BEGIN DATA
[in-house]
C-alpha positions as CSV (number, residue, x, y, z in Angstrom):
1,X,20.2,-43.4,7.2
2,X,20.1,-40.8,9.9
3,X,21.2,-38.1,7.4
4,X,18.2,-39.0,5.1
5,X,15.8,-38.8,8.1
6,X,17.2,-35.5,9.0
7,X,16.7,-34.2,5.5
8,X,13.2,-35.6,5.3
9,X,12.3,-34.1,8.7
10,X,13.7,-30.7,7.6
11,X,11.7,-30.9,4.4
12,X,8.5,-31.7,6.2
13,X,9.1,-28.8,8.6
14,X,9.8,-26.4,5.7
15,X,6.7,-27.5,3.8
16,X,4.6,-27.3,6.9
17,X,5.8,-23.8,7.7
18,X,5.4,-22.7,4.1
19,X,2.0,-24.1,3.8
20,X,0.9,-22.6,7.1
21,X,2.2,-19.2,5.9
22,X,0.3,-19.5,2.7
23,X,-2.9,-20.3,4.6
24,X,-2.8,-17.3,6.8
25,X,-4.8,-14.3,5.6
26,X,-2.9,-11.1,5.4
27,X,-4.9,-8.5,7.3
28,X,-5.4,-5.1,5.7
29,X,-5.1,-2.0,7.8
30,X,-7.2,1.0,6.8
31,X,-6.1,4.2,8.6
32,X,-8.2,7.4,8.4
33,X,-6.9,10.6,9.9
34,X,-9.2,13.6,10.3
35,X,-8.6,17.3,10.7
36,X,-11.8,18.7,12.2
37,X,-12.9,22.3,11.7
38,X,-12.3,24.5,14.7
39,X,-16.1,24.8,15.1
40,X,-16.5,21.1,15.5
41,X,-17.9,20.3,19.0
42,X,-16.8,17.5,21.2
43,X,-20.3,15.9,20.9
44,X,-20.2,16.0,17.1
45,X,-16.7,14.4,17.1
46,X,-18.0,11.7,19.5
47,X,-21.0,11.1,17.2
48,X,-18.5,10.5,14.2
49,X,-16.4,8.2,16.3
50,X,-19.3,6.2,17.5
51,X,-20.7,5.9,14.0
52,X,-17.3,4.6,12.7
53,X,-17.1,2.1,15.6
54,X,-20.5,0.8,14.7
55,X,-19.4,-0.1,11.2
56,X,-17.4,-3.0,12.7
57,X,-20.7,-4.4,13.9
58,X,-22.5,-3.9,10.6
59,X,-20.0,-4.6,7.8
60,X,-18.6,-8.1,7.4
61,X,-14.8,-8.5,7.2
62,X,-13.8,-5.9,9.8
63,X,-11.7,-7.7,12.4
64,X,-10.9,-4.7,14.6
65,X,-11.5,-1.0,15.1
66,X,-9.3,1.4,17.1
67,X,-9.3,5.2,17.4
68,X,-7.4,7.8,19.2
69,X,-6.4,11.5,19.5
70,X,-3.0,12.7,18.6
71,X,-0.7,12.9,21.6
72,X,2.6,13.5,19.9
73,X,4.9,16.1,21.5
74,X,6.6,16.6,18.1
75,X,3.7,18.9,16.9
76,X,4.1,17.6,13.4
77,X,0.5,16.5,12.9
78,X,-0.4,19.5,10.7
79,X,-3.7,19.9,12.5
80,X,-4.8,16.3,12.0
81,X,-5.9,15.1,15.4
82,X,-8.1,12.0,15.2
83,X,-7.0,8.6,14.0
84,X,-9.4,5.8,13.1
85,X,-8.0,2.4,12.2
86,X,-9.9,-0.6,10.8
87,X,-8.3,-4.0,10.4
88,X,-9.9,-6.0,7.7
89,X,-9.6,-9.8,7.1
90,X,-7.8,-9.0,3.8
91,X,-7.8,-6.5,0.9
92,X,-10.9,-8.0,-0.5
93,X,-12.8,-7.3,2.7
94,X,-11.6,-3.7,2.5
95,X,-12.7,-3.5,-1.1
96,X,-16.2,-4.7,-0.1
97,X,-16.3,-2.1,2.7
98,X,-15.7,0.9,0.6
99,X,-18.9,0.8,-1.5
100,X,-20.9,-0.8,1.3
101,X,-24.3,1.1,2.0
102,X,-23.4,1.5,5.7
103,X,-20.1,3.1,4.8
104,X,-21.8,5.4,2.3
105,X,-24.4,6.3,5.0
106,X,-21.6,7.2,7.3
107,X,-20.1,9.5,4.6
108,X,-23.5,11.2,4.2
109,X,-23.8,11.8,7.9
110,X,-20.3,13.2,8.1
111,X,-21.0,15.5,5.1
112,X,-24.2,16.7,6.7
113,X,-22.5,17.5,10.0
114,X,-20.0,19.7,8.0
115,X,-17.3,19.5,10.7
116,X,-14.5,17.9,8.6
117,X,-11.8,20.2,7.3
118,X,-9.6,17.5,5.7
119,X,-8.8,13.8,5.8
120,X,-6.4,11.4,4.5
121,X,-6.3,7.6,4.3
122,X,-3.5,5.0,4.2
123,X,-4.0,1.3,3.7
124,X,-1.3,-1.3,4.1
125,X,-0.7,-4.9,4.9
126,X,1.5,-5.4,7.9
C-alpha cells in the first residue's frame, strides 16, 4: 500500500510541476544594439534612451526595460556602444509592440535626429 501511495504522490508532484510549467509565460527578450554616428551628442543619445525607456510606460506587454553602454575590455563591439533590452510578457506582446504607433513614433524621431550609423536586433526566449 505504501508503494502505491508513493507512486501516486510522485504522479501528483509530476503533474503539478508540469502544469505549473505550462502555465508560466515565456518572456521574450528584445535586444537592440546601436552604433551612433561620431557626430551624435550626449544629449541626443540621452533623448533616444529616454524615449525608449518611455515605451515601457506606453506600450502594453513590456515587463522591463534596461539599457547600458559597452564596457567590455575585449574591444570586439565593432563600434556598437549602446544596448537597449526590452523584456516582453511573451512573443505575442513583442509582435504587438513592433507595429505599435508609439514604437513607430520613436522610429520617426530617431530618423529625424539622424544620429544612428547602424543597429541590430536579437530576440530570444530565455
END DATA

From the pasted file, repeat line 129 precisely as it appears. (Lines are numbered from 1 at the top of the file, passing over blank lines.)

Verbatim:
C-alpha cells in the first residue's frame, strides 16, 4: 500500500510541476544594439534612451526595460556602444509592440535626429 501511495504522490508532484510549467509565460527578450554616428551628442543619445525607456510606460506587454553602454575590455563591439533590452510578457506582446504607433513614433524621431550609423536586433526566449 505504501508503494502505491508513493507512486501516486510522485504522479501528483509530476503533474503539478508540469502544469505549473505550462502555465508560466515565456518572456521574450528584445535586444537592440546601436552604433551612433561620431557626430551624435550626449544629449541626443540621452533623448533616444529616454524615449525608449518611455515605451515601457506606453506600450502594453513590456515587463522591463534596461539599457547600458559597452564596457567590455575585449574591444570586439565593432563600434556598437549602446544596448537597449526590452523584456516582453511573451512573443505575442513583442509582435504587438513592433507595429505599435508609439514604437513607430520613436522610429520617426530617431530618423529625424539622424544620429544612428547602424543597429541590430536579437530576440530570444530565455